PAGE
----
Friday, May 04, 2007
History of the Royal Highland Fusiliers of Canada
Thank you to Sue for bringing this to my attention :)
A short history of the Royal Highland Fusiliers and its predecessors:
Unarmed Mennonite teamsters formed the first semblance of a militia from Waterloo Region during the War of 1812, hauling supplies for the military.
The origins of today's regiment can be traced to the MacKenzie Rebellion, an uprising against Canada's colonial government in 1837 and 1838. Rifle companies in both Galt and Kitchener were formed in response, although the rebellion was over before the companies saw any action.
In 1866, the militias were reorganized into the 29th Waterloo Battalion of Infantry. Companies from New Hamburg, Galt and Waterloo helped repel invading Fenians, Irish nationalists based in the U.S., at Fort Erie that year.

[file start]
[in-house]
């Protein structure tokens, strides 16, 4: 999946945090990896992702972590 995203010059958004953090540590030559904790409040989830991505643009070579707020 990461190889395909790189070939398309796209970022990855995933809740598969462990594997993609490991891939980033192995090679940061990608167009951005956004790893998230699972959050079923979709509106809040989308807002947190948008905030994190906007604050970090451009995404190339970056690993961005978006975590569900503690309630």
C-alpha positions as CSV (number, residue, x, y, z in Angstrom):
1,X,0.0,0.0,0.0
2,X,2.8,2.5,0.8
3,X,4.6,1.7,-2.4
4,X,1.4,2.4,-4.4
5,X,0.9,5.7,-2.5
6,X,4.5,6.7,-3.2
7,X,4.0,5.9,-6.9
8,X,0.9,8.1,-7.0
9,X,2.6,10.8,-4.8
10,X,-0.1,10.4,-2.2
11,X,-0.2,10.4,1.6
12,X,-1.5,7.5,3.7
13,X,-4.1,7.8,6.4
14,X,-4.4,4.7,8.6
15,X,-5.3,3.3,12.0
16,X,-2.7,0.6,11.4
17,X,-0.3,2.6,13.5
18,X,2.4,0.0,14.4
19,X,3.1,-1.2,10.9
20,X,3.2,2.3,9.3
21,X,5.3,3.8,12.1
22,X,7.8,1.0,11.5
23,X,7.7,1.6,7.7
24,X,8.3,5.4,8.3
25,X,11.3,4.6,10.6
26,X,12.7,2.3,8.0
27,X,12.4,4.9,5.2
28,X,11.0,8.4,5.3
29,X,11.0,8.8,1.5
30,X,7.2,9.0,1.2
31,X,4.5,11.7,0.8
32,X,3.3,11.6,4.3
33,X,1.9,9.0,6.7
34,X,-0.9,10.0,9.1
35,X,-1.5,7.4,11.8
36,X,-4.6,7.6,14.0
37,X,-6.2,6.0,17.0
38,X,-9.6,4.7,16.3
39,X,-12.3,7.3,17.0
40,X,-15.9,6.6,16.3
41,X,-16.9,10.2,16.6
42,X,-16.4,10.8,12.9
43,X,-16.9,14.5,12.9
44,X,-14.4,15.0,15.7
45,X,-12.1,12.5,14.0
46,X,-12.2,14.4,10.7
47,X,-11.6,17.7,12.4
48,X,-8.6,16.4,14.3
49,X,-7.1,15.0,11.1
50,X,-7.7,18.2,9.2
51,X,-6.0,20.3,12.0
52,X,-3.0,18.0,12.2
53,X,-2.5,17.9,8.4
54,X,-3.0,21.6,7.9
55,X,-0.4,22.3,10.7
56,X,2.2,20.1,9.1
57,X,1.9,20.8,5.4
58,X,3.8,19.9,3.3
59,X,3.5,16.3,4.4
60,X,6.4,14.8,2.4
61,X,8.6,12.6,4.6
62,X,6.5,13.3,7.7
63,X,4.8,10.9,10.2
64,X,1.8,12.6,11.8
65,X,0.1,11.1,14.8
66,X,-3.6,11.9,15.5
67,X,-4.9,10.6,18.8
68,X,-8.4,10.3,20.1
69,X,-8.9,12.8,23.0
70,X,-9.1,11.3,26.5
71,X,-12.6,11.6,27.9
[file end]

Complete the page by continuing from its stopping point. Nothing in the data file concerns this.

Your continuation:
Seven members of the regiment fought against Louis Riel's Métis militia in Saskatchewan during the North-West Rebellion of 1885.
During South Africa's Boer War between 1899 and 1901, volunteers from the 29th Regiment served with the Canadian contingent there.
With the start of the First World War, the ranks of the 29th Regiment swelled with new recruits. New battalions were raised in Galt and Kitchener. Waterloo County sent 3,763 men to war, and 486 were killed in action. After the war, the Galt unit was renamed the Highland Light Infantry of Canada and its Kitchener counterpart became the Scots Fusiliers of Canada.
In 1940, during the Second World War, Galt's Highland Light Infantry of Canada was mobilized again, drawing soldiers from the Kitchener unit. The HLI joined the invasion of Normandy and became the first Canadian regiment to attack across Germany's Rhine River. One battle to claim the French town of Buron caused 50 per cent casualties for the unit: 70 died from the fight and another 200 were wounded. By the end of the war, 327 members of the HLI were killed in action.
In 1946, the regiment reverted back to its former reserve status. In the mid-1960s, the Kitchener and Galt units were amalgamated to become the Highland Fusiliers of Canada. Members have since served on UN peacekeeping missions in Cyprus, Golan Heights, Egypt, Cambodia, Bosnia, Croatia and Kosovo.
In 1998, Queen Elizabeth II grants the regiment the title of Royal Highland Fusiliers of Canada.